Winning together: Migrant goals power nearly half of teams heading to the world’s biggest sports tournament
Analysis from Remitly reveals migrant goal scorers made the difference for nearly half of the teams that qualified
LONDON, Nov. 11, 2022 (GLOBE NEWSWIRE) — New analysis by Remitly Global, Inc. (NASDAQ: RELY) (“Remitly”), a leading digital financial services provider for immigrants and their families in over 170 countries around the world, reveals that 41% of all the goals scored by the teams that qualified for this winter’s football tournament, were by first-generation migrants or the sons or grandsons of migrants1. And, for 14 out of the 32 countries, the goals scored by migrant players were the deciding factor to qualify. This continues a recent trend of teams with migrant players having success in global football tournaments.
The analysis of the 661 goals2 scored during the competition’s qualifying matches reveals that without immigration the fixture list for the upcoming world tournament would look very different.
Foreign-born players have played a pivotal role in securing a spot for their adopted home nation during the group stages – in particular for the English and French teams. 82% of the goals scored during England’s qualifying matches were scored by migrants, rising to 89% for 2018 champions France.
It’s not just European teams that have been positively impacted by international migration. The USA, the largest destination for international immigration3, saw 86% of their goals scored by migrants and for Canada, 100% of all goals scored were netted by players of Caribbean, African and South American descent.
Looking to South American nations, one of the pre-tournament favourites, Argentina, can also thank migrants for 25% of their goals in qualifying, a significant contribution to their qualification, alongside South and Central American rivals Uruguay, Ecuador and Costa Rica.
Recent history suggests those teams featuring migrant players would be right to be optimistic about their chances of progressing deep into the tournament:
- In 2018, France won the tournament in Russia with a squad featuring 87% of migrant players
- In 2014, Germany won in Brazil with a squad featuring 26% migrants
- In 2010, Spain won in South Africa with a squad featuring 22% migrants
- In 2006, Italy won in Germany with a squad featuring 13% migrants
The findings are being released to launch Remitly’s Together We’re Stronger campaign, which shines a spotlight on the different ways migrants have enriched our societies and celebrates the enormous cultural and economic contribution migrants make globally. The campaign is supported by the Migration Museum, and will feature across digital media and out-of-home boards across London’s tube network this autumn.
Pankaj Sharma, Executive Vice President, International at Remitly says, “Our analysis shines the spotlight on the power of diversity within football teams. There are players from all over the world, from different cultures and backgrounds, all united to fulfil a common goal – to win football matches for their nation and adopted home.
“Migrants make football teams stronger but their contribution doesn’t start and end on the football pitch. The world would be poorer without migrants, who make an enormous cultural and economic contribution to societies globally. Through our Together We’re Stronger campaign we want to spark a nationwide conversation about migrants and how they’ve enriched all our lives be it through, sport, music, business and much more.”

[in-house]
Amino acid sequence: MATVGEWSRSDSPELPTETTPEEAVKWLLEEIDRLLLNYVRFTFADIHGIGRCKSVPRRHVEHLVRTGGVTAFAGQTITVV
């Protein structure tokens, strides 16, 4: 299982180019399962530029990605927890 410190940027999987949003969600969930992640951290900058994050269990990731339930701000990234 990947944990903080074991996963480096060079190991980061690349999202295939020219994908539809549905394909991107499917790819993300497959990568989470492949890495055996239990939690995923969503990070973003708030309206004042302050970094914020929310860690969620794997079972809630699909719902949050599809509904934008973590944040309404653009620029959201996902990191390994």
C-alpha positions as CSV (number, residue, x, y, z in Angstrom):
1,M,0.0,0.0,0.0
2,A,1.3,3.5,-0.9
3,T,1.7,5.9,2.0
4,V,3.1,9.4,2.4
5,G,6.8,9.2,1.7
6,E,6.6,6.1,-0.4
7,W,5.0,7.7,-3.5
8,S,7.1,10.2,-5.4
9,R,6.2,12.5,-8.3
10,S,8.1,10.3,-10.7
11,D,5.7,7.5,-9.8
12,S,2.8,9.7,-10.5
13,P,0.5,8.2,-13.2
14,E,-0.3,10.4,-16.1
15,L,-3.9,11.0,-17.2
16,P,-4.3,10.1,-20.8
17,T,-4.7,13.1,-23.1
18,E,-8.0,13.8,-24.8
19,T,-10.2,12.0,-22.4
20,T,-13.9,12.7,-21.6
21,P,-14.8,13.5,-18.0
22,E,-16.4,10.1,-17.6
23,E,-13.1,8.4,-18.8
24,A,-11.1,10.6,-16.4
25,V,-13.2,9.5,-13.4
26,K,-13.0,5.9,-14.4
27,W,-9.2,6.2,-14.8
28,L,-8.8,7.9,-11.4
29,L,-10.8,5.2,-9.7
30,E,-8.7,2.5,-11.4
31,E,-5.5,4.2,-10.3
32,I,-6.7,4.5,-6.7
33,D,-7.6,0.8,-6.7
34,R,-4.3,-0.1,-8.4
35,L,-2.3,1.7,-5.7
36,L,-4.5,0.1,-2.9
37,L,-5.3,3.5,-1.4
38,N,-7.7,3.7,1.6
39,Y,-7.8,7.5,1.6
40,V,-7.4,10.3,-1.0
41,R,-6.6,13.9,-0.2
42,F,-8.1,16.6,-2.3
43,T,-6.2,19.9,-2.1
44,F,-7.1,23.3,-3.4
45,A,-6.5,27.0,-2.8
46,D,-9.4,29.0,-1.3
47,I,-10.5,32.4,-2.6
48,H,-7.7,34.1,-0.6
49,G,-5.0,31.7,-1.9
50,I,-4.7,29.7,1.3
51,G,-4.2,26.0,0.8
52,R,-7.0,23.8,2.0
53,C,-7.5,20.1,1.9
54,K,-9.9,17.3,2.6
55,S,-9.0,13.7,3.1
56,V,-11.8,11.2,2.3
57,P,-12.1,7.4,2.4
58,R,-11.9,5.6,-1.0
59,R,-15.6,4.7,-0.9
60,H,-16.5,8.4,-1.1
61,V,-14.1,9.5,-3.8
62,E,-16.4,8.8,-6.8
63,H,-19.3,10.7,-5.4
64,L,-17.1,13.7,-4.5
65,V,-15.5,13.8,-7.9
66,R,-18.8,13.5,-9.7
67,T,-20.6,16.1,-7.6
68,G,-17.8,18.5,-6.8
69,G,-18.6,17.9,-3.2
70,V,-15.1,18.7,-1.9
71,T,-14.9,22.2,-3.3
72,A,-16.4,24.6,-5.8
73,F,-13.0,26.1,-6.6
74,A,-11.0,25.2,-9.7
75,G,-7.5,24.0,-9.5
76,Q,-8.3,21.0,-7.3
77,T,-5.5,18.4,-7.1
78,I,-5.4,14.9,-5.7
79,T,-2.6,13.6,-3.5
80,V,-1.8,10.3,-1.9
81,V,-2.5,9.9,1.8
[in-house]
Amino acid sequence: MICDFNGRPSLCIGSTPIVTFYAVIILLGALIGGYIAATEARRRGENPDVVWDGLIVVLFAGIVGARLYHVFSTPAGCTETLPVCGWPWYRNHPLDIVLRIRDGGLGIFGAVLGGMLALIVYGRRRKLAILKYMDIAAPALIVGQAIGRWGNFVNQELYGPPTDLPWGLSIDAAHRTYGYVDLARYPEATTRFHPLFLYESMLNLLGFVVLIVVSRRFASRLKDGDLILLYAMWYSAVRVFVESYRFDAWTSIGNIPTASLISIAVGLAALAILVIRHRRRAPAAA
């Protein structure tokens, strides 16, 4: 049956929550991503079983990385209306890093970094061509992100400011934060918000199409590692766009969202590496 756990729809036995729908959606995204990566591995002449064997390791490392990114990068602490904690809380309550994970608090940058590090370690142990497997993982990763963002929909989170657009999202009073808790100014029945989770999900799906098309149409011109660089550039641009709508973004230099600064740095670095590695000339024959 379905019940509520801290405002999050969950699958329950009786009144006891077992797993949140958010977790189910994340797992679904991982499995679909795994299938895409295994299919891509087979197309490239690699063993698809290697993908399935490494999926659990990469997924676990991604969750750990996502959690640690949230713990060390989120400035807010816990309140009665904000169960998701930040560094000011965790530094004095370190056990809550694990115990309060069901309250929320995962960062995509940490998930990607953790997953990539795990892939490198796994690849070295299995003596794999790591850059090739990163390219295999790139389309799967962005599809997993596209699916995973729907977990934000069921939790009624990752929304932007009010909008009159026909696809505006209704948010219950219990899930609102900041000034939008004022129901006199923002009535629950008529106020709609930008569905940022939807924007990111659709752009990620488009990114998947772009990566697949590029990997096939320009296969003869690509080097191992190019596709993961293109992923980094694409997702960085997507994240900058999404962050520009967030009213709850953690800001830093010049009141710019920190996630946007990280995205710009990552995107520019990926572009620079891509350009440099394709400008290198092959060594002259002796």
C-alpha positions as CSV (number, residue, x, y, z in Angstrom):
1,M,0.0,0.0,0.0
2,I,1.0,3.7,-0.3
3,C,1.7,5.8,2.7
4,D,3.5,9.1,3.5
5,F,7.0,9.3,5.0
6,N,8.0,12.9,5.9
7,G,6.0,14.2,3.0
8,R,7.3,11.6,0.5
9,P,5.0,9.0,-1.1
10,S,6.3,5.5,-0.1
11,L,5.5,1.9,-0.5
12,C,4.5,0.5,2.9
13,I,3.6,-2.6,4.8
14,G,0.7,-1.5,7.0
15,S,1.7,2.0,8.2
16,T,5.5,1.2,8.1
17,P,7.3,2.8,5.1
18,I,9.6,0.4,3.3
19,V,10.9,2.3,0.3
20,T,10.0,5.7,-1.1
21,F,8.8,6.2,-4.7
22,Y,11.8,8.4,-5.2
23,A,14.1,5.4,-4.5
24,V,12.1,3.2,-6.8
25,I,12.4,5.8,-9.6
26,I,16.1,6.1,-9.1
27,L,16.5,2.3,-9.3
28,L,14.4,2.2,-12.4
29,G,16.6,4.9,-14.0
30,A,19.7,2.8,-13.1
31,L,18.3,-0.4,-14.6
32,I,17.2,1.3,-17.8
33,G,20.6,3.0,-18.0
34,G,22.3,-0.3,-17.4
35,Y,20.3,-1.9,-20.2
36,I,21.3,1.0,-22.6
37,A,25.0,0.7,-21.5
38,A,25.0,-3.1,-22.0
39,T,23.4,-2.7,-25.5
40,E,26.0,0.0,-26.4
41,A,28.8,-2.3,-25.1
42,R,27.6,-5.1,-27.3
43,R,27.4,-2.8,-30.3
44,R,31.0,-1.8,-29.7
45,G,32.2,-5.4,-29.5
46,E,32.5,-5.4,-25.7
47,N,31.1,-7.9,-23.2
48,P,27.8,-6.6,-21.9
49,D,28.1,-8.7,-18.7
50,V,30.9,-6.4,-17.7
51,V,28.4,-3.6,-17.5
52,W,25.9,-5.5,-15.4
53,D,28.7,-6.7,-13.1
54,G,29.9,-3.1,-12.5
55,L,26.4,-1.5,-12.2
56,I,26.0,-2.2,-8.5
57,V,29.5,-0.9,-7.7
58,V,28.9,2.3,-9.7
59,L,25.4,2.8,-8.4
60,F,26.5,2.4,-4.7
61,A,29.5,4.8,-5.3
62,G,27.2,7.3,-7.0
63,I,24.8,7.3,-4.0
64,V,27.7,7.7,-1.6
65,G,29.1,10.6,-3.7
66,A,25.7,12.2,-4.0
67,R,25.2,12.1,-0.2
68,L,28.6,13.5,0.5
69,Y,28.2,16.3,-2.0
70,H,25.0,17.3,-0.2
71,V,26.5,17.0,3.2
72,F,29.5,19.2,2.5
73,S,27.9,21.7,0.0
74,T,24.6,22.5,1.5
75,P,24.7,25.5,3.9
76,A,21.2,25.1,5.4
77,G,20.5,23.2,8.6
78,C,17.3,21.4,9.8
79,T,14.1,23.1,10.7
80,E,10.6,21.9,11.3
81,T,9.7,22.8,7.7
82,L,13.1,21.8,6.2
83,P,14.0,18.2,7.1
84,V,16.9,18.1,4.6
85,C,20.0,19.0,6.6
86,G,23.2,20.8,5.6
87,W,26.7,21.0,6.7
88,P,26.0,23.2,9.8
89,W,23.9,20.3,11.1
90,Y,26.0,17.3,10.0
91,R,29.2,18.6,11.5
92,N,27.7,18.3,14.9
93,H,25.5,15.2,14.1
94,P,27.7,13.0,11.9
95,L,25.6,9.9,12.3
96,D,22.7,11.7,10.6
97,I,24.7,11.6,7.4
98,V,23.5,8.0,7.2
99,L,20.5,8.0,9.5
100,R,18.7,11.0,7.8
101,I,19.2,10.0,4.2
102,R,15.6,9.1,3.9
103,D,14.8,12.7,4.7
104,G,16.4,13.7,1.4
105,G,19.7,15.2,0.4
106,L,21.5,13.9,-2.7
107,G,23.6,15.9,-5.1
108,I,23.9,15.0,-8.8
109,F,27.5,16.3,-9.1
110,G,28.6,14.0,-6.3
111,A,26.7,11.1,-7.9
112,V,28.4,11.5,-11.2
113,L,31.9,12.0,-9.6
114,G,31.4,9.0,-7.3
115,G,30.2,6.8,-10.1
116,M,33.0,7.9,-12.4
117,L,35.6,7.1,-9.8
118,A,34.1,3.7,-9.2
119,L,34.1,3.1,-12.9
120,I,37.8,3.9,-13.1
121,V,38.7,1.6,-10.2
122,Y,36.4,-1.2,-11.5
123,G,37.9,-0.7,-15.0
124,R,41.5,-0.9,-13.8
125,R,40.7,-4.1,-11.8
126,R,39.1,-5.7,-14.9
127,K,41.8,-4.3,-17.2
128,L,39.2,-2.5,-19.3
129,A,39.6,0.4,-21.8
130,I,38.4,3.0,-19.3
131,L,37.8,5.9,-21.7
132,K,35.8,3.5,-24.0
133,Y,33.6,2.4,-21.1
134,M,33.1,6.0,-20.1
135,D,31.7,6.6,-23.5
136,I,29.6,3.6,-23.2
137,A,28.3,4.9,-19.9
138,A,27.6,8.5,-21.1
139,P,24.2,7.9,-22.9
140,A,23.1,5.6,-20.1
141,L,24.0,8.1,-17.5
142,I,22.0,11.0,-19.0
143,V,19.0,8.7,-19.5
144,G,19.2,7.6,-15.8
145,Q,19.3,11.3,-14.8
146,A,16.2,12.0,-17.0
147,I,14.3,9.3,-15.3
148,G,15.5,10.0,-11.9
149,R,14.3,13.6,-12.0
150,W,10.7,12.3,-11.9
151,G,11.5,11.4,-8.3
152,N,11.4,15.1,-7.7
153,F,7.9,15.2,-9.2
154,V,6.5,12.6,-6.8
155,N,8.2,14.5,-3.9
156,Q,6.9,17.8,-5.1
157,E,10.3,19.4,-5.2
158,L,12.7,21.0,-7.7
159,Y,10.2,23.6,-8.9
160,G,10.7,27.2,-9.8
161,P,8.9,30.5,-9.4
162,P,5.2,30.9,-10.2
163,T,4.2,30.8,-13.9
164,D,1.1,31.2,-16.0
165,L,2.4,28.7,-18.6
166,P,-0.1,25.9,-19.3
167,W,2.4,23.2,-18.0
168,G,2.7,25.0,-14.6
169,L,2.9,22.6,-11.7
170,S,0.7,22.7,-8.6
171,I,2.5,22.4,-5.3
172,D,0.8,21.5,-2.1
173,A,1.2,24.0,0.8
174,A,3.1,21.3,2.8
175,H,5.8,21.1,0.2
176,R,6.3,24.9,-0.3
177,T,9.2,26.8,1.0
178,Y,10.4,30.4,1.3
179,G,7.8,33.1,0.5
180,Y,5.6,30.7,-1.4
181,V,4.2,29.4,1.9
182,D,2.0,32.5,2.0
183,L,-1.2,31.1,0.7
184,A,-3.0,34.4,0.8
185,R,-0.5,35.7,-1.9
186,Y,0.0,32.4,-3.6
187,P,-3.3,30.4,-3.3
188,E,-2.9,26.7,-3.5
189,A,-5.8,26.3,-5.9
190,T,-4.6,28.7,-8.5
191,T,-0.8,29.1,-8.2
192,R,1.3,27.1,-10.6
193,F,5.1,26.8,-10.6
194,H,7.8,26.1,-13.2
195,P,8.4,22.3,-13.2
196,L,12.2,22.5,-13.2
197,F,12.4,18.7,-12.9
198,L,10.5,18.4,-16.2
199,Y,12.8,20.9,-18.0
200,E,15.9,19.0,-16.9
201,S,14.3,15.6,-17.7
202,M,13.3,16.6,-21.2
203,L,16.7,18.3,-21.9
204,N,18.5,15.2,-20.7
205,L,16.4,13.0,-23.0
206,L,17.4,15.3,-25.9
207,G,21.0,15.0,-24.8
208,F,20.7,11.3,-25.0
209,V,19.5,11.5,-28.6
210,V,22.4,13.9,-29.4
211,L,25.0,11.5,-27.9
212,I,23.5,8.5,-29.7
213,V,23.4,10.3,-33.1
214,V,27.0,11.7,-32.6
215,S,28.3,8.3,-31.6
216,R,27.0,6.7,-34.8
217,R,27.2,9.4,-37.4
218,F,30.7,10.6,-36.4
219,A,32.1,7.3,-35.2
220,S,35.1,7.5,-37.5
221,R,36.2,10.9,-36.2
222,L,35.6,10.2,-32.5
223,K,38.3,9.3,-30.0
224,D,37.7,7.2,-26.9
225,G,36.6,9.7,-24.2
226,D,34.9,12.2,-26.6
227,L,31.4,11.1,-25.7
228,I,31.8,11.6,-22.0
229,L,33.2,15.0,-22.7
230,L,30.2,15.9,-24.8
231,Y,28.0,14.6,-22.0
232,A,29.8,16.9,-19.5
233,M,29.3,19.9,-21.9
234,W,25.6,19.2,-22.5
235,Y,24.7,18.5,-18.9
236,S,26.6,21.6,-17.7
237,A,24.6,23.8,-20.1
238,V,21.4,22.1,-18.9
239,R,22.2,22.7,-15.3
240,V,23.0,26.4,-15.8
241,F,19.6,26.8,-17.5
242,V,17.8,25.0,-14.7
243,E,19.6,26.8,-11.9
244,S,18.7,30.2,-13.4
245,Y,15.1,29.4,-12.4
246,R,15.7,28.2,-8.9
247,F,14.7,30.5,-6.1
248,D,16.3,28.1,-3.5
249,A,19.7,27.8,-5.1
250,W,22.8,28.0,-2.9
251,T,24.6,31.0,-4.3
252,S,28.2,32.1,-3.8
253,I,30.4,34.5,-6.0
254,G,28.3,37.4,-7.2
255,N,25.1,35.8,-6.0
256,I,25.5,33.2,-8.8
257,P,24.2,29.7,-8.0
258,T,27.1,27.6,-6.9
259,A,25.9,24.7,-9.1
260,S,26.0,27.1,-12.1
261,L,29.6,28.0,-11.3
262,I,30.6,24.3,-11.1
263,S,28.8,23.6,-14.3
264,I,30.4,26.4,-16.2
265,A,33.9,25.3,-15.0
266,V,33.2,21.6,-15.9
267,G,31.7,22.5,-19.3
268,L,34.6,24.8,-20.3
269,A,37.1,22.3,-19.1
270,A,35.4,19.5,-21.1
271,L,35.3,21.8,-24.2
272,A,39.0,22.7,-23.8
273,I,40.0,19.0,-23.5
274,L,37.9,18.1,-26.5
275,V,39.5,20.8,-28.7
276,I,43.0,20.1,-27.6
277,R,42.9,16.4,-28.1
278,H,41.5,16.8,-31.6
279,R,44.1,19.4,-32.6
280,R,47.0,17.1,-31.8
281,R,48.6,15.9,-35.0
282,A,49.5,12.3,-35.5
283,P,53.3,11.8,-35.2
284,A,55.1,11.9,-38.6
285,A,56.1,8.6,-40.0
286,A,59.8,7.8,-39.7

Matthew Plowright, Director of Communications and Engagement at the Migration Museum says, “We’re backing Remitly’s campaign for the same reason we created the Migration Museum – for everyone to come together and share stories, understand and reflect on our connections to each other, as well as explore how migration has made the UK what it is today – as individuals, as communities and as nations.
“Football is part of many people’s lives and as this research shows, wouldn’t be the same without migration. But migration has shaped far more than football. It’s central to all our lives and so many of the things that we know and love from music to art, food to fashion.”
Other highlights from Remitly’s research shows:
- More than 86% of Belgium’s goals were scored by a migrant, earning them an additional eight points
- The Netherlands won an extra nine points thanks to migrant goals, with 27 of their 33 goals scored by a migrant
- Australia’s qualification was decided by a penalty shootout, with three of the five penalties being scored by a migrant
Notes to editors:
- For the purposes of this story, a migrant player is defined as a player who was born outside of the country he now represents, or was born to parents and/or grandparents born in another country.
- Remitly analysed every goal scored by teams who qualified for the tournament, then assessed whether each goal was scored by a migrant or descendent of a migrant. Remitly then broke this data down to work out how many points that team would have secured in their group without the goals scored by migrants, and whether that would have secured them enough points to qualify for Qatar. Full research available on request.
- Source – UN International Migration Highlights
Remitly is a leading digital financial services provider for immigrants and their families in over 170 countries around the world. Remitly helps immigrants send money home in a safe, reliable and transparent manner. Its digitally-native, cross-border remittance app eliminates the long wait times, complexities and fees typical of traditional remittance processes. Building on its strong foundation, Remitly is expanding its suite of products to further its mission and transform financial services for immigrants all around the world. Founded in 2011, Remitly is headquartered in Seattle and has seven global offices, including London, Cork, Krakow, Singapore, Manila and Managua.